Not quite so. I do something close to this:

models.py:

from db_model1 import model1
from db_model2 import model2

db_model1.py:

class MyModel1(models.Model):
   f1 = models.# ...
   f2 = models.# ...
   f3 = models.# ...

db_myview1:

# Myview1 SQL view is based upon the Model1 table
class MyView1(models.Model):
  class Meta:
    sql_generation_required = False # by my patch
    
  # Fields similar to Model1
  f1 = models.# ...
  f2 = models.# ...
  f3 = models.# ...
  # Some fields calculated by the SQL view
  xf1 = models.# ...
  xf2 = models.# ...
  xf3 = models.# ...

db_model2.py:

from db_myview1 import myview1

class MyModel2(models.Model):
  fkey = models.ForeignKey(myview1, db_column = 'id') # This is why I need "import myview1" at the top
  # I could have done fkey = models.ForeignKey(db_model1), but then fkey wouldn't have xf1, xf2 and xf3,
  # and more complex queries would be needed to retrieve them.

comment:24 Changed 6 years ago by honeyman

And surely this is not the only use case for this feature (when the separating of SQLview-based models to a different "namespace" lacks convenience).
Even more useful would be the capability to have several models in the same Python file, some of the models requiring the SQL regeneration and some of them not requiring.
Example: we have a Django model Order (generating the table dbOrder). We could have manually created SQL views like vwOrder_InProcess, vwOrder_PartnershipProgram, vwOrder_AttentionRequired, and reengineer the appropriate Django models for them. Having a capability to mark the view-based models as "sql_generation_required = False", we could have put the definitions of all these "special order models" into the same Python file:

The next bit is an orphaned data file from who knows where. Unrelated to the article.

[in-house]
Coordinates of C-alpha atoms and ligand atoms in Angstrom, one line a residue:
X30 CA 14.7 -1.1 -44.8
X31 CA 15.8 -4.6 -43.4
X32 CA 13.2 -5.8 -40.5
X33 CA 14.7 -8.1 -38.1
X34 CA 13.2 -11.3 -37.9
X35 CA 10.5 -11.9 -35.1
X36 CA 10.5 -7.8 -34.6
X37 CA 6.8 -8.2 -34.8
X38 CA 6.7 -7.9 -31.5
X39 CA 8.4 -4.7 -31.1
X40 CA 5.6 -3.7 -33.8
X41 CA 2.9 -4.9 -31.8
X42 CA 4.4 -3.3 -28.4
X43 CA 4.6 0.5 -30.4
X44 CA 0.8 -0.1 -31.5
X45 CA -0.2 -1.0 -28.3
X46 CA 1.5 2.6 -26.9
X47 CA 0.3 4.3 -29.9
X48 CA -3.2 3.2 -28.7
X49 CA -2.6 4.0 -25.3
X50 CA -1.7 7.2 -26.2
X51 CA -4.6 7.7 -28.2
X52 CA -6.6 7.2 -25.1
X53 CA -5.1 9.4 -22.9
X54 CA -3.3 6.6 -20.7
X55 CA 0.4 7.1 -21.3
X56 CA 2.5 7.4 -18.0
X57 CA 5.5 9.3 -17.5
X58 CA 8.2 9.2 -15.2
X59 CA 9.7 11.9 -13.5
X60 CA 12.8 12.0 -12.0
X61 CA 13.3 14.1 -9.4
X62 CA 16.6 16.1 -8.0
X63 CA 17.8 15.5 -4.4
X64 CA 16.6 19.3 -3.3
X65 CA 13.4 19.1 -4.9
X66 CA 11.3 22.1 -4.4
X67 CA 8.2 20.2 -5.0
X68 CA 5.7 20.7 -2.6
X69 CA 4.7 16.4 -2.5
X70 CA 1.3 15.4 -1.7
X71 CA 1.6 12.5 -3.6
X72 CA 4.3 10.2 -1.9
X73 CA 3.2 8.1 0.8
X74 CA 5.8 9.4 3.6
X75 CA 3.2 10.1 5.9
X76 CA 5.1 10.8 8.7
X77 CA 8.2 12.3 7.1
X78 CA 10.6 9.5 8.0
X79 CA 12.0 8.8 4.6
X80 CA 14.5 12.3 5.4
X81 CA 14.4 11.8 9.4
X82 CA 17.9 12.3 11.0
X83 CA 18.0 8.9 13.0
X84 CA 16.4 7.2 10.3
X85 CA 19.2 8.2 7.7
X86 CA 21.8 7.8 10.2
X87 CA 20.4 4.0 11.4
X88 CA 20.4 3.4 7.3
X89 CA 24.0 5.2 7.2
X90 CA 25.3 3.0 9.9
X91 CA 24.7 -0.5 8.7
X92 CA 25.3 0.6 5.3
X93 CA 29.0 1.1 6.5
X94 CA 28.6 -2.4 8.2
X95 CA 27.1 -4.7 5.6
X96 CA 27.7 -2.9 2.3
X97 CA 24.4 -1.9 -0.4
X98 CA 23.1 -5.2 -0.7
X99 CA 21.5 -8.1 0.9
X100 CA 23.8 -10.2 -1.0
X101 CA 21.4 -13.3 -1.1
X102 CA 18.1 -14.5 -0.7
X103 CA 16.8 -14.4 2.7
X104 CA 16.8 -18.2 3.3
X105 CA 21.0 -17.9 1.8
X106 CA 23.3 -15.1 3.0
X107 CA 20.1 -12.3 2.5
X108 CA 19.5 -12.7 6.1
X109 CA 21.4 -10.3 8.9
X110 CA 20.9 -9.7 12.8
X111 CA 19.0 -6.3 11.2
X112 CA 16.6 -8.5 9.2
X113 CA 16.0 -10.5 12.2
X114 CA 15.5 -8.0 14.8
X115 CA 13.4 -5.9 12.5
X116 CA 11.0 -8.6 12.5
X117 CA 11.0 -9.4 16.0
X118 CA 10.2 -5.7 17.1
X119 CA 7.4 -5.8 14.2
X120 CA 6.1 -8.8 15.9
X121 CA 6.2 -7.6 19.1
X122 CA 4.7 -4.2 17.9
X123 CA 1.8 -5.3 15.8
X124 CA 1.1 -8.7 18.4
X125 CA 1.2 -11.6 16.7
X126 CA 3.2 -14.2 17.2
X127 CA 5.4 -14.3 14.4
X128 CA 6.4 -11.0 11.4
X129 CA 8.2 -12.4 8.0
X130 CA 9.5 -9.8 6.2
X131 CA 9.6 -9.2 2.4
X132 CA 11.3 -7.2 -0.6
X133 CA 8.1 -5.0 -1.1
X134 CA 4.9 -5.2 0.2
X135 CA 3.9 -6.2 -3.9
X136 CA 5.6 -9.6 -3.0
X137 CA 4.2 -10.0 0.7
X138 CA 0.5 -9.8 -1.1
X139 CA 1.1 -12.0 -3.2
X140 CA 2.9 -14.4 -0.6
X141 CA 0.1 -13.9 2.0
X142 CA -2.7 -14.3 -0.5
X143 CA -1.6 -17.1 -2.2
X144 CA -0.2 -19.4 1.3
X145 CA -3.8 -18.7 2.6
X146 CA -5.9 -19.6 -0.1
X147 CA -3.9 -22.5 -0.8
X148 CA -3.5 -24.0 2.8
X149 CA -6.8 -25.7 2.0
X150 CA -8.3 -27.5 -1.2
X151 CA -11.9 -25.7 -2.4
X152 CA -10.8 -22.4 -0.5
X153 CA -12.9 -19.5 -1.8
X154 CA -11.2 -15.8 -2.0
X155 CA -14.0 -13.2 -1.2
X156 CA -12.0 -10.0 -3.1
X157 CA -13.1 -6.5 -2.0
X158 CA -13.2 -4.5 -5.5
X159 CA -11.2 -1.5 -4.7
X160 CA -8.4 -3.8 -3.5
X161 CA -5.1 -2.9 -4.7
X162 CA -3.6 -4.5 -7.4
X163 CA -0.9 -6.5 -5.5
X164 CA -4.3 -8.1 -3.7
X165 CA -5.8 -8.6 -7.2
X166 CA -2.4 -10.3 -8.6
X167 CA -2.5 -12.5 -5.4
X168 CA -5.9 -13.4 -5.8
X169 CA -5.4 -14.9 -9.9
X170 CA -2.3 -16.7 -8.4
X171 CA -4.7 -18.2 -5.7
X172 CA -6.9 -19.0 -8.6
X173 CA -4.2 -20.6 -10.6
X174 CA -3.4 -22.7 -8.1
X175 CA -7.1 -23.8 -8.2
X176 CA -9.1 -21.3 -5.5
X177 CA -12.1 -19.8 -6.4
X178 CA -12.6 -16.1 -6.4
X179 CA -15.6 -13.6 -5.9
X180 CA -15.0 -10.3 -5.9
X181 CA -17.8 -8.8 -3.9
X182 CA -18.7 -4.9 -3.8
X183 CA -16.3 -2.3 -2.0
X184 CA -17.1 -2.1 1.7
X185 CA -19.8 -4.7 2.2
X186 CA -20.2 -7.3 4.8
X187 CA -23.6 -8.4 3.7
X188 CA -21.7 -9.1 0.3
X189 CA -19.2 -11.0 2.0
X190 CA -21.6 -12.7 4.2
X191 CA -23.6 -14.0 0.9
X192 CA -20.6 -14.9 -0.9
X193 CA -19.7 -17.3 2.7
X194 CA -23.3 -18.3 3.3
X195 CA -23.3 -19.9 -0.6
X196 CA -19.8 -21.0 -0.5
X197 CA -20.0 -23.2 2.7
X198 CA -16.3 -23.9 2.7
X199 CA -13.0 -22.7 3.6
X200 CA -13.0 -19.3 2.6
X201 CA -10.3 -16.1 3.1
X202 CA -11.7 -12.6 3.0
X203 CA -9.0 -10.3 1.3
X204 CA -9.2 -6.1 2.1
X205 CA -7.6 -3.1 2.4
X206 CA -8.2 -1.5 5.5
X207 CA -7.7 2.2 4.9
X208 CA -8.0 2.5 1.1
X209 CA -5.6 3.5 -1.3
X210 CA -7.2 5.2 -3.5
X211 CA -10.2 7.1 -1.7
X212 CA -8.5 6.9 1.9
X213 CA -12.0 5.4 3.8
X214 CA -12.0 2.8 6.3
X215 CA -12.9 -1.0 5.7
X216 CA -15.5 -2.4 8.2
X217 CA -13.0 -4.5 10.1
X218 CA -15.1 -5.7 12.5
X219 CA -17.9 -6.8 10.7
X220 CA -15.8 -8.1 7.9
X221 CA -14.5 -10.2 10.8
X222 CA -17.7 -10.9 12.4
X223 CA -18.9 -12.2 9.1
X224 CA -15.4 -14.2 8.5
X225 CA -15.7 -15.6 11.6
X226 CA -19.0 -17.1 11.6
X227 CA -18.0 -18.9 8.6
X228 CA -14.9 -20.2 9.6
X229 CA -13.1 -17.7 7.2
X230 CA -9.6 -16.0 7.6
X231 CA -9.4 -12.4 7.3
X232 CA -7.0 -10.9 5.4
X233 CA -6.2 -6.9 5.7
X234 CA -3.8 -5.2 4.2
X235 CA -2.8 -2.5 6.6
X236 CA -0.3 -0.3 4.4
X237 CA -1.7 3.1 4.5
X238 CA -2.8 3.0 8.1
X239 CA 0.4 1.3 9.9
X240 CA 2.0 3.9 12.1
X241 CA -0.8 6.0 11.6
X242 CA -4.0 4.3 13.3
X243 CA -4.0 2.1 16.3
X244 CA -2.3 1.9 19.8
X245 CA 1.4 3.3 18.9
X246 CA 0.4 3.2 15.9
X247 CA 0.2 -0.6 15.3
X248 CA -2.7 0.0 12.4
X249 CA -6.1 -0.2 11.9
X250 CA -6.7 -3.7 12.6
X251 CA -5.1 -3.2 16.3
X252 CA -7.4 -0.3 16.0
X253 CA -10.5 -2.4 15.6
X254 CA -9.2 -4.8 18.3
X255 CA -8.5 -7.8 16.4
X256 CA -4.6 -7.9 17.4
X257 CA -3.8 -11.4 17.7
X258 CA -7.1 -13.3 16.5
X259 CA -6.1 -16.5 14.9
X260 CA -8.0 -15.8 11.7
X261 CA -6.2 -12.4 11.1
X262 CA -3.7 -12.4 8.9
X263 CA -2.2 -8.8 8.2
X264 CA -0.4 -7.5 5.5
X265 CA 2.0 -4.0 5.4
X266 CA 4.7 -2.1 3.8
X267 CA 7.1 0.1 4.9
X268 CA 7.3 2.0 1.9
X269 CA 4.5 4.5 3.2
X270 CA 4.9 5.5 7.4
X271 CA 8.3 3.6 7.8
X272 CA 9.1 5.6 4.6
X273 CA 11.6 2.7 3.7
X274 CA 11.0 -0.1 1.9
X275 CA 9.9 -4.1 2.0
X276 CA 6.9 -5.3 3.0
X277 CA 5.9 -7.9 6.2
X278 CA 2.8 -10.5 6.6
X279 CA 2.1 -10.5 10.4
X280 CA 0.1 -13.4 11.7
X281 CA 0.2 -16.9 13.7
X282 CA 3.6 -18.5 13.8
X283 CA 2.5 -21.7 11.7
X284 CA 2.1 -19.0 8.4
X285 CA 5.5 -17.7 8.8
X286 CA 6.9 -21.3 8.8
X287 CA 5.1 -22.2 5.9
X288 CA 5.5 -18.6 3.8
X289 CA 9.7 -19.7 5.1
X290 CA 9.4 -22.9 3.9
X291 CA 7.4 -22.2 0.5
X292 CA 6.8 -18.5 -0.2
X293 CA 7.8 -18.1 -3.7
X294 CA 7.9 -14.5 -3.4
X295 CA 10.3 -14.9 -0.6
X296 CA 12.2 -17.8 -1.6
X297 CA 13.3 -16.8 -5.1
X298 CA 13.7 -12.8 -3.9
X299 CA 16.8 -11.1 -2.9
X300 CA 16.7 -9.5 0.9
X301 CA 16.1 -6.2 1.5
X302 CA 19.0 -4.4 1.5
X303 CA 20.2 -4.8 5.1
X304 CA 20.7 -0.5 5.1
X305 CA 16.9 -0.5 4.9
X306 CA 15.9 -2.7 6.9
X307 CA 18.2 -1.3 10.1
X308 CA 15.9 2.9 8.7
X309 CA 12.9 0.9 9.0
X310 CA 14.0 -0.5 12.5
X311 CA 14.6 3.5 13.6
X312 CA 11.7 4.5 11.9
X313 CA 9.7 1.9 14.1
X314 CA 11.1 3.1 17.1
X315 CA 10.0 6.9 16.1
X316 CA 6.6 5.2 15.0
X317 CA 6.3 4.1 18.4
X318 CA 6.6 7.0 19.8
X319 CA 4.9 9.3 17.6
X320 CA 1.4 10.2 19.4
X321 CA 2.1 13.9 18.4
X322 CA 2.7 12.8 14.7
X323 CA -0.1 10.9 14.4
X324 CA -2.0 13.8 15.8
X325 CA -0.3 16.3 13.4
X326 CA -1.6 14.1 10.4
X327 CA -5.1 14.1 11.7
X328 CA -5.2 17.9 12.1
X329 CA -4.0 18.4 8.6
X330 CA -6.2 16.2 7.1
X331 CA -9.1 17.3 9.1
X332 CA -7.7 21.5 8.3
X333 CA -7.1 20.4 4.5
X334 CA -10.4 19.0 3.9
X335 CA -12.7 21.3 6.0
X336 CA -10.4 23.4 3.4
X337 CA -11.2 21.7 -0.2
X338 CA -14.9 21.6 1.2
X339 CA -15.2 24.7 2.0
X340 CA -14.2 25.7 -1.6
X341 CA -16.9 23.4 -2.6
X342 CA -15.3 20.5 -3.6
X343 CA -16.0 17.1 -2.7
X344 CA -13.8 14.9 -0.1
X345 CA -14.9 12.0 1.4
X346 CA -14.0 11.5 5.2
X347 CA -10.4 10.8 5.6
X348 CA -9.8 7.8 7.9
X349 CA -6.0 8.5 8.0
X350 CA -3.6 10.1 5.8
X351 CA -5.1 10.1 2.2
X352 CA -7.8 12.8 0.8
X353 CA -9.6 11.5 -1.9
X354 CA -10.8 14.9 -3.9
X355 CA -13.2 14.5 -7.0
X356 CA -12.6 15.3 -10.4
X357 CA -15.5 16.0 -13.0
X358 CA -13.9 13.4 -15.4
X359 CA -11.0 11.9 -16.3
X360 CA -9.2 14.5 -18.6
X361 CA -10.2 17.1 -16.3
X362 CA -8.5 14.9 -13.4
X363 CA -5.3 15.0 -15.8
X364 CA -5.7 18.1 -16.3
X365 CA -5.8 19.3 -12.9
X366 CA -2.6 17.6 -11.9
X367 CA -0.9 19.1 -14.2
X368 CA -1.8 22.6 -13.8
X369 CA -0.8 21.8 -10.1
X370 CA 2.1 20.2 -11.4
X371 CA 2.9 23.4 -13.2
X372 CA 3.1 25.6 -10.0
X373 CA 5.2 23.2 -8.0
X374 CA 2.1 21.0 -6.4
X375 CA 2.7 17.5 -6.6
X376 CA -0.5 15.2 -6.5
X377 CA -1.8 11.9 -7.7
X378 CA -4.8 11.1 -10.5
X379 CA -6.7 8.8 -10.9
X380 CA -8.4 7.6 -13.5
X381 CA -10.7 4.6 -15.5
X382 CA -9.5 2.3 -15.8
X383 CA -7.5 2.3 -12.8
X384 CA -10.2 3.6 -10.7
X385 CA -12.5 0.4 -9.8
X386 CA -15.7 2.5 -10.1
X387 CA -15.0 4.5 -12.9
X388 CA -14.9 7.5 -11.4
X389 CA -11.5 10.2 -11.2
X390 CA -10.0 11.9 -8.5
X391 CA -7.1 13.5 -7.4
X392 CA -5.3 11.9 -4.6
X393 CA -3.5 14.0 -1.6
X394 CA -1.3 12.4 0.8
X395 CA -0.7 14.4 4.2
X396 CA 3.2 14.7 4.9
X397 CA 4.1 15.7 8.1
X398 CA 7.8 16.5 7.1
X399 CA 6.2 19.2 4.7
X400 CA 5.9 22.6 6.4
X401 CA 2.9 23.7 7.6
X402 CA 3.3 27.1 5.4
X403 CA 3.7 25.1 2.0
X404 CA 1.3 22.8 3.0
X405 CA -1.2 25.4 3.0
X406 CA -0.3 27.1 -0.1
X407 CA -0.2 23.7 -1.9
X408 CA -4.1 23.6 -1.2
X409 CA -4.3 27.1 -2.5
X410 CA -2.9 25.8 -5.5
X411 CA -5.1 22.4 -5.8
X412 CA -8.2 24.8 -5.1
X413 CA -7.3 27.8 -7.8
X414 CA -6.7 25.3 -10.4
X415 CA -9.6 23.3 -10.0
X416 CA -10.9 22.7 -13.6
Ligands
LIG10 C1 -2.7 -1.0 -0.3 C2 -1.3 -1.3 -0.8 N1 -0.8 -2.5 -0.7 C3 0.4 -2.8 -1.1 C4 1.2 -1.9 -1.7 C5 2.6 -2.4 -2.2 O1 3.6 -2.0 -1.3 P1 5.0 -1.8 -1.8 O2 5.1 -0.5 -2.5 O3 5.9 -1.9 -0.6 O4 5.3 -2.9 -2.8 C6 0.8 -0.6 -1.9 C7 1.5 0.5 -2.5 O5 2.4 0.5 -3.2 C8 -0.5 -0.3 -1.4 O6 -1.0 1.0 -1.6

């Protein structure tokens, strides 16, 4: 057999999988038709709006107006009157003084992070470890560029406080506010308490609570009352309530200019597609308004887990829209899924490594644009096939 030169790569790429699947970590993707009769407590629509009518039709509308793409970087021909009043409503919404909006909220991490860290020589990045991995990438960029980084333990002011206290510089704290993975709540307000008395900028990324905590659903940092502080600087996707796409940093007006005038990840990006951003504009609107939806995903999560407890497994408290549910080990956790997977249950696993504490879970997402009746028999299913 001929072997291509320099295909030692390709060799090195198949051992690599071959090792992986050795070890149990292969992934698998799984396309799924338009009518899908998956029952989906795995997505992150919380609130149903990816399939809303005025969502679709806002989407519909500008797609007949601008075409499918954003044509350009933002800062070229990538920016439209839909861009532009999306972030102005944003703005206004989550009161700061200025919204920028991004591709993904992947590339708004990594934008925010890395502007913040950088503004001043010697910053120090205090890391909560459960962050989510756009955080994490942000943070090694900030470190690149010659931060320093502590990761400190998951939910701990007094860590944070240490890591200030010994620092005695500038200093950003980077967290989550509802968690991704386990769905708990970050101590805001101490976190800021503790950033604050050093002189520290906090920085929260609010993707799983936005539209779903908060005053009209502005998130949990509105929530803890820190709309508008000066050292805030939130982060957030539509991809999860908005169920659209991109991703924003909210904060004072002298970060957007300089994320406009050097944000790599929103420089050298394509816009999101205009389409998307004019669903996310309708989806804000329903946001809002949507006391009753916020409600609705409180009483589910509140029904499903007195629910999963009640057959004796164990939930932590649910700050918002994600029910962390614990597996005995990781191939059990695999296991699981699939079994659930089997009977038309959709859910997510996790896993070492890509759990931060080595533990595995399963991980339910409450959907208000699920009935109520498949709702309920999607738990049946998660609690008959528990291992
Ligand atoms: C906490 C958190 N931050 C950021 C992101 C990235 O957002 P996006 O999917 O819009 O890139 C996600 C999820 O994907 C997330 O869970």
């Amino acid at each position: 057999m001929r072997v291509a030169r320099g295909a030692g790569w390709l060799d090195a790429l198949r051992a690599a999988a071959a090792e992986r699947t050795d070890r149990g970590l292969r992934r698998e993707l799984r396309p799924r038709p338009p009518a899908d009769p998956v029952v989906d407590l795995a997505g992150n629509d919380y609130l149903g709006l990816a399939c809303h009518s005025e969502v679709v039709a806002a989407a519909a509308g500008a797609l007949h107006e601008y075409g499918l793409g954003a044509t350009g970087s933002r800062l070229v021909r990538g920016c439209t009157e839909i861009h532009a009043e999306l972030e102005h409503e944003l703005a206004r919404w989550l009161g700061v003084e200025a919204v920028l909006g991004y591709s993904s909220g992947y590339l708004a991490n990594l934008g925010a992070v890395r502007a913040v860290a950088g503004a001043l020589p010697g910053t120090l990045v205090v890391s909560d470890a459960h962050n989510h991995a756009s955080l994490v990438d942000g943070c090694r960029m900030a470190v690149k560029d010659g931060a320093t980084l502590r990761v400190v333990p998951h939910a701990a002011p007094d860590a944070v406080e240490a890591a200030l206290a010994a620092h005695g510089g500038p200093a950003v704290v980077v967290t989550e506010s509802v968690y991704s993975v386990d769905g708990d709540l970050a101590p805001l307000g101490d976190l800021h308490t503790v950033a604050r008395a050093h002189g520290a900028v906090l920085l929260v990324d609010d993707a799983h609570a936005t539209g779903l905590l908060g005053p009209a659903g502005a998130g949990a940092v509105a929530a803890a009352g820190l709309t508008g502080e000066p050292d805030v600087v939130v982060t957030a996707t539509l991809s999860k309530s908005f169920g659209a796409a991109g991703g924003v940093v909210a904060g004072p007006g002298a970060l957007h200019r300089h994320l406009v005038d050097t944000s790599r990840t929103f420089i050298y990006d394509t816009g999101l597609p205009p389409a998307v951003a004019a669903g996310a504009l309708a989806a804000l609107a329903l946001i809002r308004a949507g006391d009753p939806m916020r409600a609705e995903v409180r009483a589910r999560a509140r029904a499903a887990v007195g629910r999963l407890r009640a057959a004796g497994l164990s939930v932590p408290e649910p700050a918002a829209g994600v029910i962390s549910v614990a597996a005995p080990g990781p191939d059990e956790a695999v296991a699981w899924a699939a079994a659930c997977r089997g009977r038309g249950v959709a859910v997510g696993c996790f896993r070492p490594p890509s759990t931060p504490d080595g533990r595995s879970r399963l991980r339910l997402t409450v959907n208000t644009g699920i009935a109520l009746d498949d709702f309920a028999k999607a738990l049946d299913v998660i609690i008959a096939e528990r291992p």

class Order(models.Model):
  ...
class Order_InProcess(models.Model):
  class Meta:
    sql_generation_required = False
  ...

All these classes could easily share the code, interact - and this is less convenient if class Order and class Order_InProcess are defined in separate files.

comment:25 Changed 6 years ago by jacob

  • Triage Stage changed from Design decision needed to Accepted

I'm not thrilled with the name, I think, but that's just bikeshedding.

comment:26 Changed 6 years ago by honeyman

Jacob, sorry.... but which one of the two names (and therefore approaches) is accepted? One with "create_db_table" name and the code which blocks only the CREATE TABLE (for the marked table) or the one with the "sql_generation_required" name and the code which blocks CREATE TABLE/ALTER TABLE/DROP TABLE/CREATE INDEX (for the marked table as well)?

Changed 6 years ago by honeyman

create_db_schema Mera option implementation (svn diff, Django trunk 6977)

comment:27 Changed 6 years ago by honeyman

I haven't succeeded in using call_command() to create tests for this functionality, so probably this should stay without tests.
Anyway, the patch is updated to the latest trunk, and also (after the discussion on http://groups.google.com/group/django-developers/browse_thread/thread/598a48b091fceaf0/0ec8745adacfd958) renamed the Meta option name from "sql_generation_required" to slightly niftier "create_db_schema".

Changed 6 years ago by honeyman

create_db_schema Mera option implementation (svn diff, Django trunk 7020, tests included)

comment:28 Changed 6 years ago by honeyman

  • Keywords readonly added
  • Needs tests unset

I am not quite sure who should consider whether the tests are sufficient; but for the time being since the tests are already present, I am removing the "needs tests" flag.

Changed 6 years ago by honeyman